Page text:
While the resources above are critical, they are not broad enough to reach most individuals who cannot access or afford genetic counseling and testing. Studies show that Hispanic, Black, and Asian Americans—people who are frequently medically underserved—are less likely than Caucasians to receive genetic counseling and testing.

And for the fortunate few who receive assistance for genetic counseling and testing, what then? Experts recommend annual mammograms and MRI for BRCA-positive women ideally beginning at age 25. What if women can’t pay for standard-of-care surveillance? One resource, the National Breast and Cervical Cancer Early Detection Program, provides free mammograms for women over 40. As limited as the financial assistance resources are for genetic testing, even fewer provide MRI for high-risk women at any age or for mammograms beginning at 25. Like most disparity issues in health care, the needs are many and existing resources are few. 

With these funding gaps in mind, I was ecstatic to hear that Christina Applegate intends to establish a foundation to provide financial assistance for genetic testing and MRI screening for high-risk women. Hopefully this will help close the disparity gap by improving access to genetic experts and standard-of-care surveillance for medically underserved high-risk women.

In the documentary, In The Family (which will air on PBS on October 1), producer and previvor Joanna Rudnick pointedly questions the high price tag on genetic testing. Discussions like this are an important step in order to address disparities in access to genetic technology.

Until the disparity and cost of testing issues are addressed, given that genetic testing is expensive, financial resources are limited, and not everyone has equal access to care, the best way to maximize the number of appropriate tests for both insured and underinsured people, is to involve genetic counseling with board-certified experts prior to the ordering of genetic tests.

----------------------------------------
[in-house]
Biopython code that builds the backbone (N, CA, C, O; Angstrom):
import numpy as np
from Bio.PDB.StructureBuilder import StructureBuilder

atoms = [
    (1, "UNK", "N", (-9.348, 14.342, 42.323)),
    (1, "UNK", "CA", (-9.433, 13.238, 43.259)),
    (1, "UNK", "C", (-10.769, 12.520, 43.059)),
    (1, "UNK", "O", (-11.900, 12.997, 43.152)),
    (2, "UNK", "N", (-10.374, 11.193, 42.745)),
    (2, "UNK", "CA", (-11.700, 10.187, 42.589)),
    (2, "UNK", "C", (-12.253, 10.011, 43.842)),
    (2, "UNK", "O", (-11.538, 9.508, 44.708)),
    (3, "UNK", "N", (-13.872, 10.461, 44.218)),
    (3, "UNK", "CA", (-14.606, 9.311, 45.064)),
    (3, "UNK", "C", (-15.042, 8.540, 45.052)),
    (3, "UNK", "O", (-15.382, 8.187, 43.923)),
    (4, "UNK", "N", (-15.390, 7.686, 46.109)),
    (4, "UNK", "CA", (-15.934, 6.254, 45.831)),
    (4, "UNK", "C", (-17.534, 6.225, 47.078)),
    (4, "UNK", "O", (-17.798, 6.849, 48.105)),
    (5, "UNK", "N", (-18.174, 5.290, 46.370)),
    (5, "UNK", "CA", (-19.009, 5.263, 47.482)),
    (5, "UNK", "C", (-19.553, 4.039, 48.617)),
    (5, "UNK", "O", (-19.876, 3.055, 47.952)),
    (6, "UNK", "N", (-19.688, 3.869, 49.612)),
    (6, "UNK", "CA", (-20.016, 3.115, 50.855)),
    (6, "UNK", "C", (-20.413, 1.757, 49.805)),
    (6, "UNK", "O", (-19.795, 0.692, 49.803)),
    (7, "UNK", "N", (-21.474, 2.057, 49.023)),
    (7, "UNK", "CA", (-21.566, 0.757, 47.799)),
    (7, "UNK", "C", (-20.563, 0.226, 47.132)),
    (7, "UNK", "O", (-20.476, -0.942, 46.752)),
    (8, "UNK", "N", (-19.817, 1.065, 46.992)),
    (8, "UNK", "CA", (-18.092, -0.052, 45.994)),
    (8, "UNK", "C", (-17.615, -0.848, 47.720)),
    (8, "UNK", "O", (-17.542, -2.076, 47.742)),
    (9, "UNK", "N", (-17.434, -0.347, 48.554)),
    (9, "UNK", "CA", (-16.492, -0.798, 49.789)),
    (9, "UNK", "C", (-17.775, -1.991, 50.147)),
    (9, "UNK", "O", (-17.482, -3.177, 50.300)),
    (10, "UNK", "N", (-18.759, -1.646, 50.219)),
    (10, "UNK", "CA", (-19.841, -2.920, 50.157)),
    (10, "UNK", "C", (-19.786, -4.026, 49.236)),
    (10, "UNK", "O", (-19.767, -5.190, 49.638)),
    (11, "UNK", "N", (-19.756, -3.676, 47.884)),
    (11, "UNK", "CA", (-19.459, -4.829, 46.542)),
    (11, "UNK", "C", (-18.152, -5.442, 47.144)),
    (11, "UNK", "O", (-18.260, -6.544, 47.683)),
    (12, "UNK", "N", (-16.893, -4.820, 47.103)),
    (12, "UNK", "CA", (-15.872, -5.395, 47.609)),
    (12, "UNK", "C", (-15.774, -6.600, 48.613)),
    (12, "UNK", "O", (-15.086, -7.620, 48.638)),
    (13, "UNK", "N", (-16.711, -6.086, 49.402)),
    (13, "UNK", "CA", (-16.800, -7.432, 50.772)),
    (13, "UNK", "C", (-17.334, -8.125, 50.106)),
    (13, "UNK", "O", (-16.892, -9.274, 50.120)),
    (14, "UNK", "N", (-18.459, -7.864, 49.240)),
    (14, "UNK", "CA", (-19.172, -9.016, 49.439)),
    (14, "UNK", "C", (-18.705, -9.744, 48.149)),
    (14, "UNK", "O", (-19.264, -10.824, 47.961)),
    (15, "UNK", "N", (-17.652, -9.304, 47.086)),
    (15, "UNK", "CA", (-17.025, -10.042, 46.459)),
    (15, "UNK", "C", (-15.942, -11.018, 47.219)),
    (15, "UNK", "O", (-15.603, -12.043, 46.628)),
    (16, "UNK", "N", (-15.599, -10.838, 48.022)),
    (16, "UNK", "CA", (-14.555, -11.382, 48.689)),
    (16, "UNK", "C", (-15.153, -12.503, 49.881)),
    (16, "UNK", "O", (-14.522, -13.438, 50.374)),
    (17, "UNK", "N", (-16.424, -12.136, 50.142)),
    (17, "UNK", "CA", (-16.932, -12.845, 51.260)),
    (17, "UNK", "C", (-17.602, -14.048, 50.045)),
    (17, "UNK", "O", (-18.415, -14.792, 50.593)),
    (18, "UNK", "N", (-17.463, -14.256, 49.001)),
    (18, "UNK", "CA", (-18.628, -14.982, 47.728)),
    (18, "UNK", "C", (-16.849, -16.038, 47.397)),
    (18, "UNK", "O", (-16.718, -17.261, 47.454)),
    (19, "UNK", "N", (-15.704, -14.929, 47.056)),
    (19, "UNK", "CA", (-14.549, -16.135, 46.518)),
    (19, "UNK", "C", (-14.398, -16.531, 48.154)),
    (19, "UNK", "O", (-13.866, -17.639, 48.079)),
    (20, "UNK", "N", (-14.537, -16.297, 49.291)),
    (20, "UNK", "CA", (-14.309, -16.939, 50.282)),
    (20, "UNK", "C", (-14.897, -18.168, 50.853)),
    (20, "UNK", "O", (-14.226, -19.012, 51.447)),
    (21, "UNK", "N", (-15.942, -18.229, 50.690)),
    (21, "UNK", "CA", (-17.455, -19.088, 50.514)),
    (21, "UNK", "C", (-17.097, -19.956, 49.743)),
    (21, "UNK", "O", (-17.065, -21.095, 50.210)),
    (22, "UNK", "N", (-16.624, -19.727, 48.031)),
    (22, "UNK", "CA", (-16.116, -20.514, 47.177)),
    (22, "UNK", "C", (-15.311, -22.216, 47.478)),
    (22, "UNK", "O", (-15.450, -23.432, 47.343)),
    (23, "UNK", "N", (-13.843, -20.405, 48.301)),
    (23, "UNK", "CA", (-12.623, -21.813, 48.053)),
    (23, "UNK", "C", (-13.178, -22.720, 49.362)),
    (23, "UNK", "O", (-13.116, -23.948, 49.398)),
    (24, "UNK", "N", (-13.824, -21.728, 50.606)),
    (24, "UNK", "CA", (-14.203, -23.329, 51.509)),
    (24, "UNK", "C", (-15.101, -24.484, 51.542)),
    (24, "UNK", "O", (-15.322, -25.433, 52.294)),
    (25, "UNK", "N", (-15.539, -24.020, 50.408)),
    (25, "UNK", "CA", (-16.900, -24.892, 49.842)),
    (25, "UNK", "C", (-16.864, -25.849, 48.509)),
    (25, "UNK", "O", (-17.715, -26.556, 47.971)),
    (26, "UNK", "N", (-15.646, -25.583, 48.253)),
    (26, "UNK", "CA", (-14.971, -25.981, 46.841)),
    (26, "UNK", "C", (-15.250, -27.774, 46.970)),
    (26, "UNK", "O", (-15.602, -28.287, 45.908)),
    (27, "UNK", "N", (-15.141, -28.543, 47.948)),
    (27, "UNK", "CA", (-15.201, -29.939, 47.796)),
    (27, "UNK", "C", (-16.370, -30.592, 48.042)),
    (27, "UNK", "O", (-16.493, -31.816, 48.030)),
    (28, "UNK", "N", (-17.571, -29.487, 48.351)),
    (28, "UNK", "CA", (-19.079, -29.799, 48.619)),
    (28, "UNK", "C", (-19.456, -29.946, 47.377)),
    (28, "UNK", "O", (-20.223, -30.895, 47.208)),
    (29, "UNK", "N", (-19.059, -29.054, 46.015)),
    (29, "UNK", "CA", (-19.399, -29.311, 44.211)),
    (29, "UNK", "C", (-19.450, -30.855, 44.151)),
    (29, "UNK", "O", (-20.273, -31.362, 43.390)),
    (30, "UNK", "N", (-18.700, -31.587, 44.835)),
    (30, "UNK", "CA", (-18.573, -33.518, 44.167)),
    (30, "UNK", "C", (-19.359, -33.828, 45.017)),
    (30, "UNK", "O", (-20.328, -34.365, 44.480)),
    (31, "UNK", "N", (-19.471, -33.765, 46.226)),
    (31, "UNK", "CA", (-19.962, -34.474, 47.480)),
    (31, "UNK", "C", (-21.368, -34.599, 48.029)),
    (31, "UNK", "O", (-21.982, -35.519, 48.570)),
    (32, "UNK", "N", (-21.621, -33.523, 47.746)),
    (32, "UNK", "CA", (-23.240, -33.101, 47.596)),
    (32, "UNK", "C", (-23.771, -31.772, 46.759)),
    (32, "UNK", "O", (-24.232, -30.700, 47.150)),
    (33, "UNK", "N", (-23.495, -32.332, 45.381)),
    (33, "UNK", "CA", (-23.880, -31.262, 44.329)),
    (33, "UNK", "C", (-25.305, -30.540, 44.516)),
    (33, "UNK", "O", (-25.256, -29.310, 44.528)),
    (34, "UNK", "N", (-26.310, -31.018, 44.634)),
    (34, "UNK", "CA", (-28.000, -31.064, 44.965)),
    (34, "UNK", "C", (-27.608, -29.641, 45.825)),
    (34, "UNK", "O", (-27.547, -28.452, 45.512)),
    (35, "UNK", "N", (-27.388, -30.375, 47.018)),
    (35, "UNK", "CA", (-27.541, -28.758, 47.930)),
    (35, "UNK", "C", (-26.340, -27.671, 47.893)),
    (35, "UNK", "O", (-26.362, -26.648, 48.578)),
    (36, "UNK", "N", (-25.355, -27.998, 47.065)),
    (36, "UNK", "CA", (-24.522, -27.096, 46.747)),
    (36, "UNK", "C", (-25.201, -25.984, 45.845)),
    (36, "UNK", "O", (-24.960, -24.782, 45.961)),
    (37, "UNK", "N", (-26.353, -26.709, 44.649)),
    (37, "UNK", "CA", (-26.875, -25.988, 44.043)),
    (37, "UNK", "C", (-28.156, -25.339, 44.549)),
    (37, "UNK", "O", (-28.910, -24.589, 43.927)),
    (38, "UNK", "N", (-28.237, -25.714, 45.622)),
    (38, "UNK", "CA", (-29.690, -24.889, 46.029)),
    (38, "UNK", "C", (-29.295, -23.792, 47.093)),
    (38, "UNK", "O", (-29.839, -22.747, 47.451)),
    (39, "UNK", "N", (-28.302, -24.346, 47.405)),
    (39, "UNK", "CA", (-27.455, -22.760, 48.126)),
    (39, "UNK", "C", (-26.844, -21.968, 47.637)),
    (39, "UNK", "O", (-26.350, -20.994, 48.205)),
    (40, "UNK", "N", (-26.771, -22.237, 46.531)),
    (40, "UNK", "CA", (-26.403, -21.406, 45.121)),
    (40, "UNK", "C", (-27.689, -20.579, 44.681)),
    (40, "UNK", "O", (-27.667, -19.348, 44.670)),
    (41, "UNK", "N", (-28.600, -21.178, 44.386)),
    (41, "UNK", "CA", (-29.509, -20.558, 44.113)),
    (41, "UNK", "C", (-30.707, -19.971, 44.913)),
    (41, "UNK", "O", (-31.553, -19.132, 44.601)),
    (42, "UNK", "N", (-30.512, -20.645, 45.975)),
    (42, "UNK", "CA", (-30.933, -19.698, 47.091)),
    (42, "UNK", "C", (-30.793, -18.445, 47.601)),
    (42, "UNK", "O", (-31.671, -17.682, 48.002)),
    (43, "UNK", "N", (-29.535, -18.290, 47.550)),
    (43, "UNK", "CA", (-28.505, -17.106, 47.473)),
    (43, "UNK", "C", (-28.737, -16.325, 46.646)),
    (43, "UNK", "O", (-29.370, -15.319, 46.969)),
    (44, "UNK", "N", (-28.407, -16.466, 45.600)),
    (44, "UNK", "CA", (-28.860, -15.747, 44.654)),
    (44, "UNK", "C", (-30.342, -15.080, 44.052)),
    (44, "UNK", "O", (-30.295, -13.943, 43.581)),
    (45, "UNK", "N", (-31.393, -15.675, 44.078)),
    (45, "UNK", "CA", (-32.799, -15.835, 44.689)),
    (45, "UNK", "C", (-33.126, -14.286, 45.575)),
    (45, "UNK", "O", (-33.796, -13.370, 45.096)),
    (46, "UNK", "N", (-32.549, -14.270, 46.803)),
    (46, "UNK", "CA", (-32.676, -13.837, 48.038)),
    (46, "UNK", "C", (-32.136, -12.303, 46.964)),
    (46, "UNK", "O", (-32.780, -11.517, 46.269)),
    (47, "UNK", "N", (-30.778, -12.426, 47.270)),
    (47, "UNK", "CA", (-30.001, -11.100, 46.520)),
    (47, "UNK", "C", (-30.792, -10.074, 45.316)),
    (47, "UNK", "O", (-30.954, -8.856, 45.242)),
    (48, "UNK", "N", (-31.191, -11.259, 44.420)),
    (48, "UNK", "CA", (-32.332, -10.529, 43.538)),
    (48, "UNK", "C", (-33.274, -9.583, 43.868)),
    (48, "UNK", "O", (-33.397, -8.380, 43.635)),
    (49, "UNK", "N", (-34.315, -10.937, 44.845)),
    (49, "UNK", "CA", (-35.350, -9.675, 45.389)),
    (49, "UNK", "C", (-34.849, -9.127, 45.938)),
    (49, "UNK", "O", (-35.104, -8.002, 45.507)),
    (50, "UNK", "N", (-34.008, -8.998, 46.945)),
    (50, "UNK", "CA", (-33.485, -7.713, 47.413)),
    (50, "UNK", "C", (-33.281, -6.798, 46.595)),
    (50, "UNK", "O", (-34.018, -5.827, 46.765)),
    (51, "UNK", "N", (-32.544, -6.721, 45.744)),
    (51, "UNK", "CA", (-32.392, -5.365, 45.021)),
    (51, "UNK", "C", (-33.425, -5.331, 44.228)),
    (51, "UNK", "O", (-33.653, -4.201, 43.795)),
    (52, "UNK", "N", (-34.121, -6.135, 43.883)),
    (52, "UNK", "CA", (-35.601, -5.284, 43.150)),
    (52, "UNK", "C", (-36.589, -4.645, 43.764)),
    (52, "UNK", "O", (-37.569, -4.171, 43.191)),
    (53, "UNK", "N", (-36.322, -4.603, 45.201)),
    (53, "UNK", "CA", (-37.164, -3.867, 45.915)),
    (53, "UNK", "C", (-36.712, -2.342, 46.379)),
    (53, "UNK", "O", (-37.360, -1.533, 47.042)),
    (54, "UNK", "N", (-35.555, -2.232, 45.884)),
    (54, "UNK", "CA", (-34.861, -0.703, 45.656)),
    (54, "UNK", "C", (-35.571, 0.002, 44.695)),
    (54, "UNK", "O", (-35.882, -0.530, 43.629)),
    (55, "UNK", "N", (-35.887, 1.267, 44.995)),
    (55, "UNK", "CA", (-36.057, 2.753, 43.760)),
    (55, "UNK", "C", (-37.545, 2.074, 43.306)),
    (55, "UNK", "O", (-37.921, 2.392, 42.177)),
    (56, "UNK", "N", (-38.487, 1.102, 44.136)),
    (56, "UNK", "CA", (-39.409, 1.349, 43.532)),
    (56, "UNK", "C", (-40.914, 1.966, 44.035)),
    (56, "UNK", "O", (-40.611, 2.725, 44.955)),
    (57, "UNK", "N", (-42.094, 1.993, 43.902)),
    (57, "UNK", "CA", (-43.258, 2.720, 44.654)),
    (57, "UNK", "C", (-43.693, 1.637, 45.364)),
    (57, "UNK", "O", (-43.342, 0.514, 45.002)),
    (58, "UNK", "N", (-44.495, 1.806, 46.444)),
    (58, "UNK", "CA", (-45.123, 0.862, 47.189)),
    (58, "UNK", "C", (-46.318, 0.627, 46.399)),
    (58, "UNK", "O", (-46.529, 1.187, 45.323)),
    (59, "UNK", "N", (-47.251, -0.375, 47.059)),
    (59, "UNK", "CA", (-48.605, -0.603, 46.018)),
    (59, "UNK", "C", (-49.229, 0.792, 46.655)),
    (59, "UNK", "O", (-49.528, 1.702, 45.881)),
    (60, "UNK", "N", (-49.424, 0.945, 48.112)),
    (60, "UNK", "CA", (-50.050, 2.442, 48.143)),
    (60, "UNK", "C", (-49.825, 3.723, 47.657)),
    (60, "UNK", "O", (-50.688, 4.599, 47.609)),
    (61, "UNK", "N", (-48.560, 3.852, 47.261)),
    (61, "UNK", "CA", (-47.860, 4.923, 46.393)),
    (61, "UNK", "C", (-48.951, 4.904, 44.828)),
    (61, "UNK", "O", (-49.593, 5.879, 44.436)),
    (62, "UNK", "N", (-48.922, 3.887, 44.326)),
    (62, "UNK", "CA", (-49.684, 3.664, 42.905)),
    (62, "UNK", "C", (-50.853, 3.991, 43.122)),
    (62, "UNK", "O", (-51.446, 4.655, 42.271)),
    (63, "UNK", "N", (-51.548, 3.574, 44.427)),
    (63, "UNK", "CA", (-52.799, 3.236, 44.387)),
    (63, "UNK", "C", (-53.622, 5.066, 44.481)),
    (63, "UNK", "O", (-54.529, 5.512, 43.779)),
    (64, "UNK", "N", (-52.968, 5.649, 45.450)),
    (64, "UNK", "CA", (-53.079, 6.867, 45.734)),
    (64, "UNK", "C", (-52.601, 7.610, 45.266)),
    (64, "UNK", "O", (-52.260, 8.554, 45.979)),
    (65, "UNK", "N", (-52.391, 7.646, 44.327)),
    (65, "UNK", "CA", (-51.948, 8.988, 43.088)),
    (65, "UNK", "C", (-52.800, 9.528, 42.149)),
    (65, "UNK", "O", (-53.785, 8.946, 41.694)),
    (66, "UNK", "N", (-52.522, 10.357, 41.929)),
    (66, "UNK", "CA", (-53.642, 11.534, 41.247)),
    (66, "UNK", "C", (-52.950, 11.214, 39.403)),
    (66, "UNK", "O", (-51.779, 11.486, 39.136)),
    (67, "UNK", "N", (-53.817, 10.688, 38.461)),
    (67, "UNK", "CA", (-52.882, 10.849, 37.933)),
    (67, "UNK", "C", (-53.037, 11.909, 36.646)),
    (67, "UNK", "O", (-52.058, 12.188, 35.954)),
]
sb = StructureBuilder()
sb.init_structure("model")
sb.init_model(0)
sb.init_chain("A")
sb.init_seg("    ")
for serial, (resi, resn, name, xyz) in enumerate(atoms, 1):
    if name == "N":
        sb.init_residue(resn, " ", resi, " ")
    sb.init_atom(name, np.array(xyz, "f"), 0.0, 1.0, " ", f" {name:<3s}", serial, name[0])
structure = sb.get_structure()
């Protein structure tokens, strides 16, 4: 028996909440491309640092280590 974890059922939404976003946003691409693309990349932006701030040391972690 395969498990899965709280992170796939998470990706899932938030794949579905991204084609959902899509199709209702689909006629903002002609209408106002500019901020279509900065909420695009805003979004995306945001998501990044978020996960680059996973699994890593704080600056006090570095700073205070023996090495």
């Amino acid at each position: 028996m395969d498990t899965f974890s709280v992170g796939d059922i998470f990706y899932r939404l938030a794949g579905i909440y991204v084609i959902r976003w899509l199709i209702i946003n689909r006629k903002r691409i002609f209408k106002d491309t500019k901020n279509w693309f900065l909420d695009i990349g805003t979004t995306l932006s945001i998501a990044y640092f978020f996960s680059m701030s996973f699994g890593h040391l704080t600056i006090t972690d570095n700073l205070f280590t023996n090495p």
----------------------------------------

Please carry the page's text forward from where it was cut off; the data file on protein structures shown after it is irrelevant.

Visit the FORCE website to find a genetics expert near you and learn more about available financial assistance for genetic testing.

4 thoughts on “Improving access to genetic testing: involving a genetic counselor can help

  1. Jere is a link to a new journal article which also delves into some of the issues with Myriad and BRCA testing.

    Interesting article. You have to pay but for some it’s worth the price!

    Here is the abstract:

    Direct to Confusion: Lessons Learned from Marketing BRCA Testing
    The American Journal of Bioethics, Volume 8, Issue 6 June 2008 , pages 5 – 8

    Ellen Matloff, Arthur Caplan

    Myriad Genetics holds a patent on testing for the hereditary breast and ovarian cancer genes, BRCA1 and BRCA2, and therefore has a forced monopoly on this critical genetic test. Myriad launched a Direct-to-Consumer (DTC) marketing campaign in the Northeast United States in September 2007 and plans to expand that campaign to Florida and Texas in 2008. The ethics of Myriad’s patent, forced monopoly and DTC campaign will be reviewed, as well as the impact of this situation on patient access and care, physician liability, and the future of DTC campaigns for genetic testing.

  2. If you’d like a reprint of the Am J Bioethics office, feel free to contact our office @ 203 764 8400 and leave your name and mailing address, and we can send you a free copy.